Matt Schroeder, a senior researcher at the Switzerland-based research group Small Arms Survey and author of a recent report on MANPADS in Syria, believes that the takeover of Tabqa airbase could mark a “significant proliferation” of the weapons across the region.

This tweet by Charles Lister shows terrorists with MANPADs and other equipment–including MIGs!–at Tabqa:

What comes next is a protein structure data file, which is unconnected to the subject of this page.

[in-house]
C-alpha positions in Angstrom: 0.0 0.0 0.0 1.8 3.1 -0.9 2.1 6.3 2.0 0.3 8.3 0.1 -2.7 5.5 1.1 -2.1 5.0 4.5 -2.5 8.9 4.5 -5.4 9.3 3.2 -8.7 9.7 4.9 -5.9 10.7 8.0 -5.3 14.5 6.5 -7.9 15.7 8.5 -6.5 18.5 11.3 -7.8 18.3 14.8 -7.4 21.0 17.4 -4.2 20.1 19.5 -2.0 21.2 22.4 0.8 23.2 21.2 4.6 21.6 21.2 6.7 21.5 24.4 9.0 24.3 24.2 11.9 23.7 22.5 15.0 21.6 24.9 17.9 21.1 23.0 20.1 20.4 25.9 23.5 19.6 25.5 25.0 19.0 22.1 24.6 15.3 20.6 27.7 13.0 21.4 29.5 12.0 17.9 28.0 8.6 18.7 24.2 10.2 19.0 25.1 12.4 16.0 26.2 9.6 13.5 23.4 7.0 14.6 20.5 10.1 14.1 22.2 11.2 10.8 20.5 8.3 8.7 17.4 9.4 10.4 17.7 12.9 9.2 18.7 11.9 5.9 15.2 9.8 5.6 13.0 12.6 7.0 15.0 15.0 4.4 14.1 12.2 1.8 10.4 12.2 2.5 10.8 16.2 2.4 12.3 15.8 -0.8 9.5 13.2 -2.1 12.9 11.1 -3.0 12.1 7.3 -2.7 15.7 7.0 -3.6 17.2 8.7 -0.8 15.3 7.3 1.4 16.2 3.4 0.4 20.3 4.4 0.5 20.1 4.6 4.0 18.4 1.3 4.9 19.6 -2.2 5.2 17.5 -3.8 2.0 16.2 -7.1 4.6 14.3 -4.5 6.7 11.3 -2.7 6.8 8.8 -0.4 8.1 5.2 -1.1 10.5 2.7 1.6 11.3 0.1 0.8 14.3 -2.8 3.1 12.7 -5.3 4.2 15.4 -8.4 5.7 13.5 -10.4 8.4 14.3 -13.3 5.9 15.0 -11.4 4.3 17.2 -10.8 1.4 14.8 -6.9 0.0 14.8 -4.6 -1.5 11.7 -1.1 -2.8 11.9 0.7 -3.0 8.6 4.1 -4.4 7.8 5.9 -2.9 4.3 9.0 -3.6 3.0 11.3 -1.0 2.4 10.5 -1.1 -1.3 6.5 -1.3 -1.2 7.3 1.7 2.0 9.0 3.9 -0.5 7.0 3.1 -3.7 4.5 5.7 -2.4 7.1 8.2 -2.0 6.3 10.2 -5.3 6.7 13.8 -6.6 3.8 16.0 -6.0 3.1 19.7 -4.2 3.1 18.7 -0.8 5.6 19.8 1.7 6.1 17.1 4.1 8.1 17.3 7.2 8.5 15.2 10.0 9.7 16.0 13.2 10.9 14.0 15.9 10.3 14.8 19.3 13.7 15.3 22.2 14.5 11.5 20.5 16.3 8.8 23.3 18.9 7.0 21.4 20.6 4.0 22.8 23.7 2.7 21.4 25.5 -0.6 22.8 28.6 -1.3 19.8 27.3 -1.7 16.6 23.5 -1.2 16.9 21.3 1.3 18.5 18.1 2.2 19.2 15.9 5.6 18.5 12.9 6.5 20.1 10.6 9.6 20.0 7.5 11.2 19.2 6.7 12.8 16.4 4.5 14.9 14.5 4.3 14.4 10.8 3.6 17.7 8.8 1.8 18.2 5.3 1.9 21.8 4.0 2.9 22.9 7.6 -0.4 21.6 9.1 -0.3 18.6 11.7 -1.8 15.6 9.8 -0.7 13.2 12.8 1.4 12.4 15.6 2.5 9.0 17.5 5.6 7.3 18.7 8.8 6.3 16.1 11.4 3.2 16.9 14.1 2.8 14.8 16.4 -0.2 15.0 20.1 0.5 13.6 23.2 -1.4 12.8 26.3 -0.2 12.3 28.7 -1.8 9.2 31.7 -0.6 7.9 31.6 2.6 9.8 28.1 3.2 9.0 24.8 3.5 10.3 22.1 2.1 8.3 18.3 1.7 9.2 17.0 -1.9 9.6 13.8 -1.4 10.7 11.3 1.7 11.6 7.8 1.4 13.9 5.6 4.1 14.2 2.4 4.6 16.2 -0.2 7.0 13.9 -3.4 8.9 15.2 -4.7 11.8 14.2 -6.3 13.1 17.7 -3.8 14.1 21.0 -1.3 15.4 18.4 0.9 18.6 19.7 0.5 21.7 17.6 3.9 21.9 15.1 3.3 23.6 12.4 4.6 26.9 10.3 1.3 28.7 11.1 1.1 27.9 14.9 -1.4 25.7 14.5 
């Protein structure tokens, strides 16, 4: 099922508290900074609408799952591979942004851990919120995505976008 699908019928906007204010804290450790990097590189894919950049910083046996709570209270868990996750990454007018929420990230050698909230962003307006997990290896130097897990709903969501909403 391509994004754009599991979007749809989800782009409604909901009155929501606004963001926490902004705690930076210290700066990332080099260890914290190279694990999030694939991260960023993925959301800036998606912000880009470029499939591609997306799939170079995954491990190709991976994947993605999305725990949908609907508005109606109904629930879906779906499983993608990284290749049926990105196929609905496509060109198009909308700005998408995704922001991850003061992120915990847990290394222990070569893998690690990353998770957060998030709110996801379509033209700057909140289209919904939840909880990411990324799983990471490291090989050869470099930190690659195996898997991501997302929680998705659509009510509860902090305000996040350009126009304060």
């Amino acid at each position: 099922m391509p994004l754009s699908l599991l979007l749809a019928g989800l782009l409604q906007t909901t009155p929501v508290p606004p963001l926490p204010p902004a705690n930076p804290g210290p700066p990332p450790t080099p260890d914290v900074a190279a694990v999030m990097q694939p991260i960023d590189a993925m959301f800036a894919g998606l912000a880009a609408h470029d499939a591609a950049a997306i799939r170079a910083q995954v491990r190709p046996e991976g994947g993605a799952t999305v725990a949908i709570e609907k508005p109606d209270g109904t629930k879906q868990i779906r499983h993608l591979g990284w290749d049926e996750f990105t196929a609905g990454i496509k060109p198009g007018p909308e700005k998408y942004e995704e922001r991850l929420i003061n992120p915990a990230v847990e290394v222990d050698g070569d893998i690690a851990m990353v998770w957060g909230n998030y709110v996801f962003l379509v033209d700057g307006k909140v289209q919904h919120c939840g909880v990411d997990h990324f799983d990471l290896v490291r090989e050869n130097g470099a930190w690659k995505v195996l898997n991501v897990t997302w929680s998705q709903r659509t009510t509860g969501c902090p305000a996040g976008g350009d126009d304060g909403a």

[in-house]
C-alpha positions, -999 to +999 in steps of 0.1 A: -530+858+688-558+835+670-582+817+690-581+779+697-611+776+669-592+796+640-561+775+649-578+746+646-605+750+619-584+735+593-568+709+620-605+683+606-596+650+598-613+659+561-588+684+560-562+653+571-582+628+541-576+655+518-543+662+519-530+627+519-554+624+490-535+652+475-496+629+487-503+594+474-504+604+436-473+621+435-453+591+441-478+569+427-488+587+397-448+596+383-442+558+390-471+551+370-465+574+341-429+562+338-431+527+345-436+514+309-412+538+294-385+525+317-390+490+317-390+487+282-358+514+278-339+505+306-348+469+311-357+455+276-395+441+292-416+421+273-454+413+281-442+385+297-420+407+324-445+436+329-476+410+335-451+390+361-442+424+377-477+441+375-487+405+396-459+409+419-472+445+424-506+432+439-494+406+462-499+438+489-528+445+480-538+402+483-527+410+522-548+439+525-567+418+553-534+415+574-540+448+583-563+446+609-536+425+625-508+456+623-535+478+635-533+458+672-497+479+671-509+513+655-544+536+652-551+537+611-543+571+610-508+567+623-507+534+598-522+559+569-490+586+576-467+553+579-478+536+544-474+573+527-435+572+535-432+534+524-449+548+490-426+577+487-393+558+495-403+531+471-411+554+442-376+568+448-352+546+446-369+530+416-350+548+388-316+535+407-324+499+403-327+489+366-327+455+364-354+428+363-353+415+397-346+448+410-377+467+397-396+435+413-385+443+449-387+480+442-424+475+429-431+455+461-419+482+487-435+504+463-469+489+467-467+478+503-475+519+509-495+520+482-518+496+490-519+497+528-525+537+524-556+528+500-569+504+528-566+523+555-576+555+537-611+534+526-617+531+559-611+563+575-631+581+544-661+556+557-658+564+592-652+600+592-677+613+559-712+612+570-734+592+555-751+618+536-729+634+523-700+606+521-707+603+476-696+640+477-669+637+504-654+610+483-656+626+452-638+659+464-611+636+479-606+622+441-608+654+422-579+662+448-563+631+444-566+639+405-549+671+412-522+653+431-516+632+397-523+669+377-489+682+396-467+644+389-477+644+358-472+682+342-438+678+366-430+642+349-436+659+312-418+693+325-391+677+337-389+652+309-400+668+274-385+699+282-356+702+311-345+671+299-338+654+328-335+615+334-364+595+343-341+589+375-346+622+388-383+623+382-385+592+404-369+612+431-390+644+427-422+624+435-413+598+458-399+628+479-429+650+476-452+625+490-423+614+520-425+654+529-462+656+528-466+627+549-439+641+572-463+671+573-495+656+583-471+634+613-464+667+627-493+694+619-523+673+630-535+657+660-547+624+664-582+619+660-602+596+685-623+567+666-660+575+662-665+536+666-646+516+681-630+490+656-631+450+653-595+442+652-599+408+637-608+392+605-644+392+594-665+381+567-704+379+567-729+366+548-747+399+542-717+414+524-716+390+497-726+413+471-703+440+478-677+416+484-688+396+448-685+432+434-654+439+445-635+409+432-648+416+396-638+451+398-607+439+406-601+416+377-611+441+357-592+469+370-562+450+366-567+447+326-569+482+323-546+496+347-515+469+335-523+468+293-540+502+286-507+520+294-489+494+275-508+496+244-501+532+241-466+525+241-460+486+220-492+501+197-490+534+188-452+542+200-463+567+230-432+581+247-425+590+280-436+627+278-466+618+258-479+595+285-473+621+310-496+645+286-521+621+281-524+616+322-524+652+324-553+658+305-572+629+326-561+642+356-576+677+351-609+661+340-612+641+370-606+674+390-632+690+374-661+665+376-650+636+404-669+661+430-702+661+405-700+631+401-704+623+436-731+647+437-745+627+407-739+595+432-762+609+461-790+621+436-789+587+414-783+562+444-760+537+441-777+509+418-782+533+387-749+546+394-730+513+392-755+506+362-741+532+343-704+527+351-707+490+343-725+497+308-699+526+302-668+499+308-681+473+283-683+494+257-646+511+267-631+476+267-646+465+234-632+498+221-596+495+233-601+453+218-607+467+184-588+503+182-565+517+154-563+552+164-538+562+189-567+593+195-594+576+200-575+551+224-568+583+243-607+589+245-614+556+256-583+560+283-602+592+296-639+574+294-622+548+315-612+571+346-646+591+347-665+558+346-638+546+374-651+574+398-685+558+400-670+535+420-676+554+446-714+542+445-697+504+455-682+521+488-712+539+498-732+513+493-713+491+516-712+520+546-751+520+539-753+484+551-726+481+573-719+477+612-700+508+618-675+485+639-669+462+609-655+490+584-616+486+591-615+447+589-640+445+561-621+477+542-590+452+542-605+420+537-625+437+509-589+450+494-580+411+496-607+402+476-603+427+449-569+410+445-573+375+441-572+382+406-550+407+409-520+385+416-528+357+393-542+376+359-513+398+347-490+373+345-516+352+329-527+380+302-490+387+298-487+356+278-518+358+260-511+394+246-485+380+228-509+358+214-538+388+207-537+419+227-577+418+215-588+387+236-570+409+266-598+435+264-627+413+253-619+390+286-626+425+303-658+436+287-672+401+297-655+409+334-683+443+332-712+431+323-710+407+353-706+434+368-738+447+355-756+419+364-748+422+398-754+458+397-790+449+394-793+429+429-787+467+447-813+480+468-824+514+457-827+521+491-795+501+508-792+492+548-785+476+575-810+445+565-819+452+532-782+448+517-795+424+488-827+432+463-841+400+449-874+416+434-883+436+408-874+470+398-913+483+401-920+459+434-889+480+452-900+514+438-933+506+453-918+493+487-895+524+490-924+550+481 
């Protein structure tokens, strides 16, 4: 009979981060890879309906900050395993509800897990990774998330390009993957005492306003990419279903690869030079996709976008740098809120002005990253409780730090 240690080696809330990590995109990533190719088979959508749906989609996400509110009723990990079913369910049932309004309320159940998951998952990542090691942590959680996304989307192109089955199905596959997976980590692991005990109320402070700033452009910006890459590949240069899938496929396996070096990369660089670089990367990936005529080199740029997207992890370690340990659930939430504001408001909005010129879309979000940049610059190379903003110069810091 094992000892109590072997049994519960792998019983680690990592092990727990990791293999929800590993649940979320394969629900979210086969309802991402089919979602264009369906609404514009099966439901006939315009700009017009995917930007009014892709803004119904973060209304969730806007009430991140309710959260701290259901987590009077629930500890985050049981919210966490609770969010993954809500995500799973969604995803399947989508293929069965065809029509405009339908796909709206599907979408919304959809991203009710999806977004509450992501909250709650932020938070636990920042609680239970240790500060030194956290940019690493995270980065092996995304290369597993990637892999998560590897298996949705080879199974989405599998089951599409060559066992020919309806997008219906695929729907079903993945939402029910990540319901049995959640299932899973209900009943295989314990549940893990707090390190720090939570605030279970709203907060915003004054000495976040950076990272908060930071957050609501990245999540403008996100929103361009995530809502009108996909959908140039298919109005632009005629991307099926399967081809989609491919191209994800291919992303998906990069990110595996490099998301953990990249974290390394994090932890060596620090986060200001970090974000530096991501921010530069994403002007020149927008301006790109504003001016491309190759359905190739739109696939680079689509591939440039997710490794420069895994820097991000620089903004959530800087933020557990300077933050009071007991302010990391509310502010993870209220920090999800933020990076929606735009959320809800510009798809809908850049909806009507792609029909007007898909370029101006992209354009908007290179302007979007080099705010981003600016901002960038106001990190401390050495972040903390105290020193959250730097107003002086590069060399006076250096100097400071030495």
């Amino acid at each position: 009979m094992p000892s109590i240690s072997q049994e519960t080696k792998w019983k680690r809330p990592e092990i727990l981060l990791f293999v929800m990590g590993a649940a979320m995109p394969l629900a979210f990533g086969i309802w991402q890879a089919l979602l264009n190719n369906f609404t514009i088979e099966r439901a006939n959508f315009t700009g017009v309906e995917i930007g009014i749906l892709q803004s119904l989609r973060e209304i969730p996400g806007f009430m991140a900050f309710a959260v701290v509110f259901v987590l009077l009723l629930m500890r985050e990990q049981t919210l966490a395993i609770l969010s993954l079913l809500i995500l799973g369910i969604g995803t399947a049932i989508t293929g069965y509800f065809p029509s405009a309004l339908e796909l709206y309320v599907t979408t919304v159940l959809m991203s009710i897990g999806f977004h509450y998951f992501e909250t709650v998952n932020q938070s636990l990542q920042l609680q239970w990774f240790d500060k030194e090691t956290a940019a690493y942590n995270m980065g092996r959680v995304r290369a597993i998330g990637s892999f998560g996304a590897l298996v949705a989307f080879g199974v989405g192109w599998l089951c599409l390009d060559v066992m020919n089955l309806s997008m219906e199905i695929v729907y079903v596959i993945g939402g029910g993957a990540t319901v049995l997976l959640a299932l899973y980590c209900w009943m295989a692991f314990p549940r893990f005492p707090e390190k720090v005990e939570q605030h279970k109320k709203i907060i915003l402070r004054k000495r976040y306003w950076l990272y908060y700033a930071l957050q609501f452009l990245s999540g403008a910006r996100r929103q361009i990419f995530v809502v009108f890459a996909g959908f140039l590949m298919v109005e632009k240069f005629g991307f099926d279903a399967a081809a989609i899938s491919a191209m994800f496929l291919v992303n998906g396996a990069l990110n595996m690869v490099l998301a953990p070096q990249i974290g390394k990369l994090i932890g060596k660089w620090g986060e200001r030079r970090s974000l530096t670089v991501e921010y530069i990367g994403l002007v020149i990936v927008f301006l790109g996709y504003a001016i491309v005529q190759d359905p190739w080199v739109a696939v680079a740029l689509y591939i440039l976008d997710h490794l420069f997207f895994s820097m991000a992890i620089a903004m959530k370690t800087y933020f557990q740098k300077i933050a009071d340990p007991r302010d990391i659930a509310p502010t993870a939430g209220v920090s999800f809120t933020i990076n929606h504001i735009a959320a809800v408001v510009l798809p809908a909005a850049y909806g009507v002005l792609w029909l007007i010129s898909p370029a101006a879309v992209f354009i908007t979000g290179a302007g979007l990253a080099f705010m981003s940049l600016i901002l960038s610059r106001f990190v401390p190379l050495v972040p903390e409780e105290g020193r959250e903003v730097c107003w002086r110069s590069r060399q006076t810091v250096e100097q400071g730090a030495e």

The Washington Post article linked above cautions that MANPADs are not as simple as they look, have a limited shelf life, and require some skill to use. The problem with Islamic terrorists, however, is that they aren’t stupid. A disproportionate number of them are engineers, doctors and so on. Mastering battery technology likely won’t be an obstacle for long.

UPDATE: This video, from the Associated Press, purports to show jihadis celebrating the capture of the Tabqa air base:

These people need to be stopped, but it will take someone more competent than our present government to do it.